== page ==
Around 1850 vacationers began to flock in unprecedented numbers to the Normandy coast, made accessible by recently completed railroad lines. Eugène Boudin, a native of Honfleur then in his twenties, sensed the pictorial potential of the burgeoning resort industry; a self-trained artist, he became the region’s visual chronicler. Punctuating superimposed bands of beach, sea, and sky with clusters of tourists, portable changing huts, and the occasional distant ship, he portrayed not only a new type of bourgeois leisure but also the hazy radiance of oceanside light. The young Claude Monet was struck by the brisk contemporaneity of these small-scale images and by Boudin’s practice of working in the open air. After they met, in 1858, Monet adopted the older artist as his principal mentor. It was partly at Monet’s urging that Boudin began to exhibit at the Paris Salon, where he was a staple from 1863 to 1870.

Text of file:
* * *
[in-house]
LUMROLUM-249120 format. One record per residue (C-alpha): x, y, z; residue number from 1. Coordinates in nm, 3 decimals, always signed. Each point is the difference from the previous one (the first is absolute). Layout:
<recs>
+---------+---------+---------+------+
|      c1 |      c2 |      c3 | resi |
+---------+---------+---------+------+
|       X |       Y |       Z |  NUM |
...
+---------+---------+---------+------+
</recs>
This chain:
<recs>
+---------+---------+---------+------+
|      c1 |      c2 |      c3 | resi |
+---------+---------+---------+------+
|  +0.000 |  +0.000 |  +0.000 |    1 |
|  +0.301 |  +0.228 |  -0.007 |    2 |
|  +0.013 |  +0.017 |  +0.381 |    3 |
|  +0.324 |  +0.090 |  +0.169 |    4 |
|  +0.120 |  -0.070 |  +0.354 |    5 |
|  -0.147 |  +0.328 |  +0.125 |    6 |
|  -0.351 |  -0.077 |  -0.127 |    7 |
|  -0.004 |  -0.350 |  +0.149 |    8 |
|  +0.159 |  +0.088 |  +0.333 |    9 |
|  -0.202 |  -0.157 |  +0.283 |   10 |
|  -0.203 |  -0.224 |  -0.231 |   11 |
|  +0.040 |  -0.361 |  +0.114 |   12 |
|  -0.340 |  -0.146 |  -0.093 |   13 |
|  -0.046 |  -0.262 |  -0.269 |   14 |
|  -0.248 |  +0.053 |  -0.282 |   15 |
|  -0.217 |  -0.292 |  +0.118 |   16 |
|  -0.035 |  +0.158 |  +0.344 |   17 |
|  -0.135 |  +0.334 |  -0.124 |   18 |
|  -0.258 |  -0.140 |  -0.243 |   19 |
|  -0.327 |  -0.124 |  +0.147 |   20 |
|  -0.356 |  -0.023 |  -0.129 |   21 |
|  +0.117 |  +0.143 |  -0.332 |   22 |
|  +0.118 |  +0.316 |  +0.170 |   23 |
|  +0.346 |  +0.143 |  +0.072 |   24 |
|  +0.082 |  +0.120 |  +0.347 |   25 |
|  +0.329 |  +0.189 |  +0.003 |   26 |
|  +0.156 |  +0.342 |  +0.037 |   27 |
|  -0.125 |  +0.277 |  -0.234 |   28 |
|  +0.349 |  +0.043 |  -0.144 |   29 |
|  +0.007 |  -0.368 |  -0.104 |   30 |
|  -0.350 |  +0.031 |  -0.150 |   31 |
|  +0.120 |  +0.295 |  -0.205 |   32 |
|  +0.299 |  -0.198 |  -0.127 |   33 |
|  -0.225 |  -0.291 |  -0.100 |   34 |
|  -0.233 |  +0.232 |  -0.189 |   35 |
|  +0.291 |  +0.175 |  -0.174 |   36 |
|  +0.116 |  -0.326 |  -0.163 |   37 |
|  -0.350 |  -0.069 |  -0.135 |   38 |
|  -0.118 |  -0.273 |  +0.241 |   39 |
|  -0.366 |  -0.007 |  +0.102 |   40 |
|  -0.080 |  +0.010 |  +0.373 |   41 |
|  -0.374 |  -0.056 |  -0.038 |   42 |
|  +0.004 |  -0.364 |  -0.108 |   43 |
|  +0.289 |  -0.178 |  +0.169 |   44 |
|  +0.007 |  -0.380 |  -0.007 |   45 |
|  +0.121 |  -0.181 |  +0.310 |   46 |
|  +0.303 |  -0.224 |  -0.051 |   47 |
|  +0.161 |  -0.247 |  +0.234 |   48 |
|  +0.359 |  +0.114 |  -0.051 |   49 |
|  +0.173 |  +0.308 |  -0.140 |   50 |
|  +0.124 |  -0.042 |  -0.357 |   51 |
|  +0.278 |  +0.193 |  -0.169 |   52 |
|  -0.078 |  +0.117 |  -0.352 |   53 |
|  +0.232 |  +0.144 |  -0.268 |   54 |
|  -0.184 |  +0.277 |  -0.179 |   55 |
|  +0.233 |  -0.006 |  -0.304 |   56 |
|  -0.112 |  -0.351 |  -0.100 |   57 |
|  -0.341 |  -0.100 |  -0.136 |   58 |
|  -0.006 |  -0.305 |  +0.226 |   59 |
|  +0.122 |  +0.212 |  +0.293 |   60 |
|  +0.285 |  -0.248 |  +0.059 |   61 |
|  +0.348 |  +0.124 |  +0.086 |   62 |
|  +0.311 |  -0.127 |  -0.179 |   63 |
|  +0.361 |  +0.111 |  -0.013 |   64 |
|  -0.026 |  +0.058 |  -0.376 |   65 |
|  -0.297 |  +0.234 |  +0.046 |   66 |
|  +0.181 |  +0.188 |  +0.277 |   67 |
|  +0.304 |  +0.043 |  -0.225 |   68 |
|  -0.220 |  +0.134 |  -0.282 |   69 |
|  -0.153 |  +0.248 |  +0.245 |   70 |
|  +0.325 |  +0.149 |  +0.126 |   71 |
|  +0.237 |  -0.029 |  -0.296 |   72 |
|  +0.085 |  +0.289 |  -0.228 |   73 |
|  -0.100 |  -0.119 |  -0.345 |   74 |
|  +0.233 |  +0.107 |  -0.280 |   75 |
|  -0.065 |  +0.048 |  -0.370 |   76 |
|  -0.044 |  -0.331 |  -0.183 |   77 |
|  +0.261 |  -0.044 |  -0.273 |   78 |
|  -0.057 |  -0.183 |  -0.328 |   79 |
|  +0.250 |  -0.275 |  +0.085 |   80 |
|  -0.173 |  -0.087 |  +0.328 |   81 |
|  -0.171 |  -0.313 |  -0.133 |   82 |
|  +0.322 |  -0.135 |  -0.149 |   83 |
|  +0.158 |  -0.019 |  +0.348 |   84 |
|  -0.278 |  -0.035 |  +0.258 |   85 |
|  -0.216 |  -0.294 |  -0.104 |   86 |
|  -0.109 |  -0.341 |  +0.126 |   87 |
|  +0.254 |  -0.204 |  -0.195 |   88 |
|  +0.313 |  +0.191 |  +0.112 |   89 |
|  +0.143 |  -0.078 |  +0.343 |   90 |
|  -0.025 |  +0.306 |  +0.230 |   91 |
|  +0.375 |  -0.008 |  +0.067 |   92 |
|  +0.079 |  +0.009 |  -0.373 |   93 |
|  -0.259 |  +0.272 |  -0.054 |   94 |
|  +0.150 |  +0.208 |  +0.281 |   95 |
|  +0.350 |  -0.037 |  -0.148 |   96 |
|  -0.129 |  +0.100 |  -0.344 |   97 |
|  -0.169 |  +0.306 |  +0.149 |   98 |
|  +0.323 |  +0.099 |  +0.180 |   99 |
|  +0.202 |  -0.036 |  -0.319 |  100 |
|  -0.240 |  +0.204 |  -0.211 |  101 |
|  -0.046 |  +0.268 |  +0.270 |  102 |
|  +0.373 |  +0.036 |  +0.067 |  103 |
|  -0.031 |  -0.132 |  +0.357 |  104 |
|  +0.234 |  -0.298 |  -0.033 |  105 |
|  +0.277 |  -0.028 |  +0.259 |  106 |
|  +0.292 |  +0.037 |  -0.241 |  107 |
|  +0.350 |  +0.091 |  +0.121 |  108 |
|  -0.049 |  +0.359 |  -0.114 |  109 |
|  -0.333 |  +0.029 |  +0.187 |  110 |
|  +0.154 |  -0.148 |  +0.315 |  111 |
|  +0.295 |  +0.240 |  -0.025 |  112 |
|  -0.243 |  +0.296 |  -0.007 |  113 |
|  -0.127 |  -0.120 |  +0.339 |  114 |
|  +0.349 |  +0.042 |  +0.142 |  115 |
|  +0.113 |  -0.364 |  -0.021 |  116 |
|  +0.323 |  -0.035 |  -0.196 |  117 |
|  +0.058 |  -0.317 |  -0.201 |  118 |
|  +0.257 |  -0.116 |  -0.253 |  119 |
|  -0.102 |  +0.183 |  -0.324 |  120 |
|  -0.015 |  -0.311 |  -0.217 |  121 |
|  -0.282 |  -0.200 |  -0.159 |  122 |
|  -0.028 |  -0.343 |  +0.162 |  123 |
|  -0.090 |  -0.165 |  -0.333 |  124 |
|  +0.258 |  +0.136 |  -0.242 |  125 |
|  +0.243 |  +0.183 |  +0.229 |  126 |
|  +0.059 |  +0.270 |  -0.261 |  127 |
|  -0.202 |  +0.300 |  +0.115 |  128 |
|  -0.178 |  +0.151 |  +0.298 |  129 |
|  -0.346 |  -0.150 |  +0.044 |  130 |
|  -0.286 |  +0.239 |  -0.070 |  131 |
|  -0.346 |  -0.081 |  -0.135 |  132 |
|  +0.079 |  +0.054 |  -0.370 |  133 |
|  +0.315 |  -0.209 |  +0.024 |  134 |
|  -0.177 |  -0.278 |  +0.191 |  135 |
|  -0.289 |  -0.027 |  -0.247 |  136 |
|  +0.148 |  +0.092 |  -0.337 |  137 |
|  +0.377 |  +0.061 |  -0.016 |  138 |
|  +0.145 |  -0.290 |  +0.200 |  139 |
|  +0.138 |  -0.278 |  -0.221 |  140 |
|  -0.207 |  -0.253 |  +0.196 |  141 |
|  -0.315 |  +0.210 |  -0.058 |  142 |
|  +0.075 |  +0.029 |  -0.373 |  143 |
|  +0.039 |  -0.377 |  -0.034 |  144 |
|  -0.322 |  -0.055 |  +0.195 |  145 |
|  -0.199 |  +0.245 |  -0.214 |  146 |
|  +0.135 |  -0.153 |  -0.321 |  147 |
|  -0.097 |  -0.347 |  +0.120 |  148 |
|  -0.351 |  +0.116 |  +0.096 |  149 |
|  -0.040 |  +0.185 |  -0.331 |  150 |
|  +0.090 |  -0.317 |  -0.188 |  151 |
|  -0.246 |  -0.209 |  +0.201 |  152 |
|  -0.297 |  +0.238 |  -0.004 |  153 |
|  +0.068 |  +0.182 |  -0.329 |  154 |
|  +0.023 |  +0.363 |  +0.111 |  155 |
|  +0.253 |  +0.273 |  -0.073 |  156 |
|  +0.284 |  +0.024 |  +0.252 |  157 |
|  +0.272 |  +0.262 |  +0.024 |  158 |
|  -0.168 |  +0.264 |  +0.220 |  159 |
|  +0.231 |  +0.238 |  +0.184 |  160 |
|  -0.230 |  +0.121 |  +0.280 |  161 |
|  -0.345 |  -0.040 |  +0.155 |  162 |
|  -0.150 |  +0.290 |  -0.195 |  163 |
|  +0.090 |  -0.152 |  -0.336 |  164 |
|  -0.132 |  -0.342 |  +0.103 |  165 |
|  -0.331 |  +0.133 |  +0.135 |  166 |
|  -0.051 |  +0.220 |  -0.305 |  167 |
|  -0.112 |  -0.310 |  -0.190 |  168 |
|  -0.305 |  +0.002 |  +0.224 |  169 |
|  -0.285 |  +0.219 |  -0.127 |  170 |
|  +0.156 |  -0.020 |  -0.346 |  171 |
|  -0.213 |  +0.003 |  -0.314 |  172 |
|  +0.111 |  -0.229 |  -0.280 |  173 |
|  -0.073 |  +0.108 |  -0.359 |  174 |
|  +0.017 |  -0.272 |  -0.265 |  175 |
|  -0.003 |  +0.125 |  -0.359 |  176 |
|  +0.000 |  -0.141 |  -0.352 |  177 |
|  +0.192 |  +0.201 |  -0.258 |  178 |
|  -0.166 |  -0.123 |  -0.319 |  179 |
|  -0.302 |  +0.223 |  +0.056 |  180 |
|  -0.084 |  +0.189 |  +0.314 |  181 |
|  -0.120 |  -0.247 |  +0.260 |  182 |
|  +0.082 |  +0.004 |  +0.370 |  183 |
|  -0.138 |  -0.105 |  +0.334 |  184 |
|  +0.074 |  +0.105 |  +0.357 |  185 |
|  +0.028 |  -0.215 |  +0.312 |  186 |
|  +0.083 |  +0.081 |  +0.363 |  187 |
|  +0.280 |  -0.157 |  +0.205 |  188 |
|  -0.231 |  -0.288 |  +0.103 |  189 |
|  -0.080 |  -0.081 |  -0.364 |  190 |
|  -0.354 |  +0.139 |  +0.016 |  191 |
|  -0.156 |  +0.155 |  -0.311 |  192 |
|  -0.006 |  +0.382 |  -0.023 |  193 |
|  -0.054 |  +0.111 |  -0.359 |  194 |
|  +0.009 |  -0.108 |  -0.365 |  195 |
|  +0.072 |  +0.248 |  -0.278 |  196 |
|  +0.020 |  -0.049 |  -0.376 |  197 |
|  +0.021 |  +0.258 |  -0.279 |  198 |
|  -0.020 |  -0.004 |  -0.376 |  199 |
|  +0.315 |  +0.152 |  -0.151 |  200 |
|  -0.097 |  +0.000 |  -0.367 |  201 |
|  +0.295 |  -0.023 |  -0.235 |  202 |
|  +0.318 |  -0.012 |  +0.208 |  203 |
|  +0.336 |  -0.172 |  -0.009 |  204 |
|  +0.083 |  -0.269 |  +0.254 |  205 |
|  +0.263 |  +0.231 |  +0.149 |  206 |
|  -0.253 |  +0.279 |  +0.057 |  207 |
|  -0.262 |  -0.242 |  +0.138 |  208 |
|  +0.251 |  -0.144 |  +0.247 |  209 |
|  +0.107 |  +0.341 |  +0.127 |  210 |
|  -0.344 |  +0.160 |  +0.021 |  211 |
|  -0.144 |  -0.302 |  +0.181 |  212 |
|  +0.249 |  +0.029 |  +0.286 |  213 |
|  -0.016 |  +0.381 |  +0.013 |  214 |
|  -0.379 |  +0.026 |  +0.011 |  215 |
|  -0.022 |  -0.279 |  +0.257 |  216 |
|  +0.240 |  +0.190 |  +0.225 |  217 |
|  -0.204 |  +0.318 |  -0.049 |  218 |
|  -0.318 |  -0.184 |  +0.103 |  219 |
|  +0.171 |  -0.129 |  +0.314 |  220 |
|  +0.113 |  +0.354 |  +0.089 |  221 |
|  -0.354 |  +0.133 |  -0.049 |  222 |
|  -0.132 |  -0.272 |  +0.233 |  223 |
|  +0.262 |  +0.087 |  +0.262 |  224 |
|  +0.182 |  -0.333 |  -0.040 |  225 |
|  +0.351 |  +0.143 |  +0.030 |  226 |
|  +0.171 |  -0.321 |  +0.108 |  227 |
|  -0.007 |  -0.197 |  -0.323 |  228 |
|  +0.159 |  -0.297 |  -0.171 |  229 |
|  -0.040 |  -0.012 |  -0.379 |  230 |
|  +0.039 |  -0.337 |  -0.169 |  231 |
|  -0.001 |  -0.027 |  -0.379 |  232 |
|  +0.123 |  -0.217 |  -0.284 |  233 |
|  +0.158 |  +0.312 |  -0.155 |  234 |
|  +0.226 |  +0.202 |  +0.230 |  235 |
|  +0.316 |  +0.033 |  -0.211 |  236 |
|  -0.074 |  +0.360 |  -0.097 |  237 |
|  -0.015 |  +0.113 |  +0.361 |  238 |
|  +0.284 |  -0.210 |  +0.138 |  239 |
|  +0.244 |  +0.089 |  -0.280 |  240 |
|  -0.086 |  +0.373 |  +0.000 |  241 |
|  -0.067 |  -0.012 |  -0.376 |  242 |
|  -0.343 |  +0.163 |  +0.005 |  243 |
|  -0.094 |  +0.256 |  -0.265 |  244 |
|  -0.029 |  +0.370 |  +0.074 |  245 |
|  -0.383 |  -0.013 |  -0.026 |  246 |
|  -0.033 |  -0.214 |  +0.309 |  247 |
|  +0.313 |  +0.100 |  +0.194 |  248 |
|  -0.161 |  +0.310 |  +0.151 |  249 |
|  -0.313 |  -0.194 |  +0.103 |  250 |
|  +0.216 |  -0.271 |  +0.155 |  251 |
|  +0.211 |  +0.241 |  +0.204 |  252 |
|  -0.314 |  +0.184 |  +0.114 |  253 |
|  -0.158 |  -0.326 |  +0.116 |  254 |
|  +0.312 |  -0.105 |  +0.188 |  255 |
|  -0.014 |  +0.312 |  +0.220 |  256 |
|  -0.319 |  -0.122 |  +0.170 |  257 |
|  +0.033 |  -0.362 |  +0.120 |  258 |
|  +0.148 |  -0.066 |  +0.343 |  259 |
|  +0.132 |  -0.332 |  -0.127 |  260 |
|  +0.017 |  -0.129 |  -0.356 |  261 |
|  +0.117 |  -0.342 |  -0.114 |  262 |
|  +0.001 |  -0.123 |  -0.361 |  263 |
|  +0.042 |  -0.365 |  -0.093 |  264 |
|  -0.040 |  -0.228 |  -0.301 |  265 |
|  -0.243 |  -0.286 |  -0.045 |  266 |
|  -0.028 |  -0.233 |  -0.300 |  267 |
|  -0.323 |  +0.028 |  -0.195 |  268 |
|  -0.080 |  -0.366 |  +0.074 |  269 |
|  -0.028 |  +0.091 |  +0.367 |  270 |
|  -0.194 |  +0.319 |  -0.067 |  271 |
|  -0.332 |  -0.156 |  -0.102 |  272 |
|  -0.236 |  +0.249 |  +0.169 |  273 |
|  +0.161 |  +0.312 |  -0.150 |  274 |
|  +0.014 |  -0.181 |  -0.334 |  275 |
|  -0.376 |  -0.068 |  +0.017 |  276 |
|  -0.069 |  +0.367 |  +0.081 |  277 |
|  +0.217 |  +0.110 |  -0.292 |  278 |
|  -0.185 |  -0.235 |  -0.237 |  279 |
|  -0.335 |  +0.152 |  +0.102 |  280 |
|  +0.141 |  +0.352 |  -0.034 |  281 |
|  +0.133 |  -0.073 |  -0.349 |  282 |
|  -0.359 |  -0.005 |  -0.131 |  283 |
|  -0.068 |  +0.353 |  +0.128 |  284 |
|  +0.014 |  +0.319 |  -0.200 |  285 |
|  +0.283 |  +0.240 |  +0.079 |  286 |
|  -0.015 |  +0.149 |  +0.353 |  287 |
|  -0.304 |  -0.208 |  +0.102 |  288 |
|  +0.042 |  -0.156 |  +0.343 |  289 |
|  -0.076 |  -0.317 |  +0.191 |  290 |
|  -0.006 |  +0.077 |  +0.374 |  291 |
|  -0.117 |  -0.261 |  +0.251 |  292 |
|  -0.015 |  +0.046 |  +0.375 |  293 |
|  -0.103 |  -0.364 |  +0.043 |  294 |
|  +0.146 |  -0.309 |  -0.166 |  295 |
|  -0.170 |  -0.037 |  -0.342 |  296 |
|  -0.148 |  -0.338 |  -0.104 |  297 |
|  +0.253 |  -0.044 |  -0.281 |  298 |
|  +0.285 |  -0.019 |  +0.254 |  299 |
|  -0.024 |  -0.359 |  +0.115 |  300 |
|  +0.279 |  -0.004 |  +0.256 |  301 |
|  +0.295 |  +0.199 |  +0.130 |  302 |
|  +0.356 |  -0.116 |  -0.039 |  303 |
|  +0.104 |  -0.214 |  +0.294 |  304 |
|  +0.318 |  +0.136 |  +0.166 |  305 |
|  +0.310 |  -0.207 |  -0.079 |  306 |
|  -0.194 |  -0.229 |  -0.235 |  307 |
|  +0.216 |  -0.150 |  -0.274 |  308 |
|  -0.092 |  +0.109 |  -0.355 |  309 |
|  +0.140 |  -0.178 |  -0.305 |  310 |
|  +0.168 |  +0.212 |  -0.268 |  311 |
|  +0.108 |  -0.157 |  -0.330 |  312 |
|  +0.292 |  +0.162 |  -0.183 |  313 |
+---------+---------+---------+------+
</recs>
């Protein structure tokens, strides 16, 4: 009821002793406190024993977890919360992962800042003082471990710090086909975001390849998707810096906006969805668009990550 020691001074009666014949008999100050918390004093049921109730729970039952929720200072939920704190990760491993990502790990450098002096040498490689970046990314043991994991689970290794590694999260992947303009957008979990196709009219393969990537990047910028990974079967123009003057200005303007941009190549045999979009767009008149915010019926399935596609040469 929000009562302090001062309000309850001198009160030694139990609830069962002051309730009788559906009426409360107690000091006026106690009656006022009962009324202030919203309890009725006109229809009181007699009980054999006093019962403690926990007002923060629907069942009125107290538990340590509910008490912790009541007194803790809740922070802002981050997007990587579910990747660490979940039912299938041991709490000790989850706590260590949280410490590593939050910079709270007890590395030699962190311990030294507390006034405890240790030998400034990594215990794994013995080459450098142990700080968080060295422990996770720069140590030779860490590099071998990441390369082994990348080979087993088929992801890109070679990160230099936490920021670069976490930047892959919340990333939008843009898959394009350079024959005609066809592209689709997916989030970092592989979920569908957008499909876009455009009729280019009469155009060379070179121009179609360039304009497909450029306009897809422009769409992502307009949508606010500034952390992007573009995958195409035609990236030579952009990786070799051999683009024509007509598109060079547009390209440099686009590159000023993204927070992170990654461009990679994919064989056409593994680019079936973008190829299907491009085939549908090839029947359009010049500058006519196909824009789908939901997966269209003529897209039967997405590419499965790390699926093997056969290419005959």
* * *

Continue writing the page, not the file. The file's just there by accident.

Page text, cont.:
Several elements in Approaching Storm, shown at the Salon of 1864, suggest that Boudin was trying to vary his usual formula for beach scenes. While three horizontal bands appear in their customary configuration, the water is all but obscured by an uninterrupted sequence of forms—changing huts and figures of varying posture, dress, and size—whose agitated rhythms generate a sense of incipient disquiet. This effect is intensified by four flagpoles—staccato streaks against the darkening sky—as well as by the stark contrasts between shadow and sunlight: the central changing huts for example are blindingly white. Although Boudin vividly evoked the snap of the women’s crinolines and scarves in the wind, he did not exaggerate this little meteorological crisis; we are never allowed to forget that shelter is near in this engaging rendering of a pleasant outing about to be thwarted by the forces of nature.
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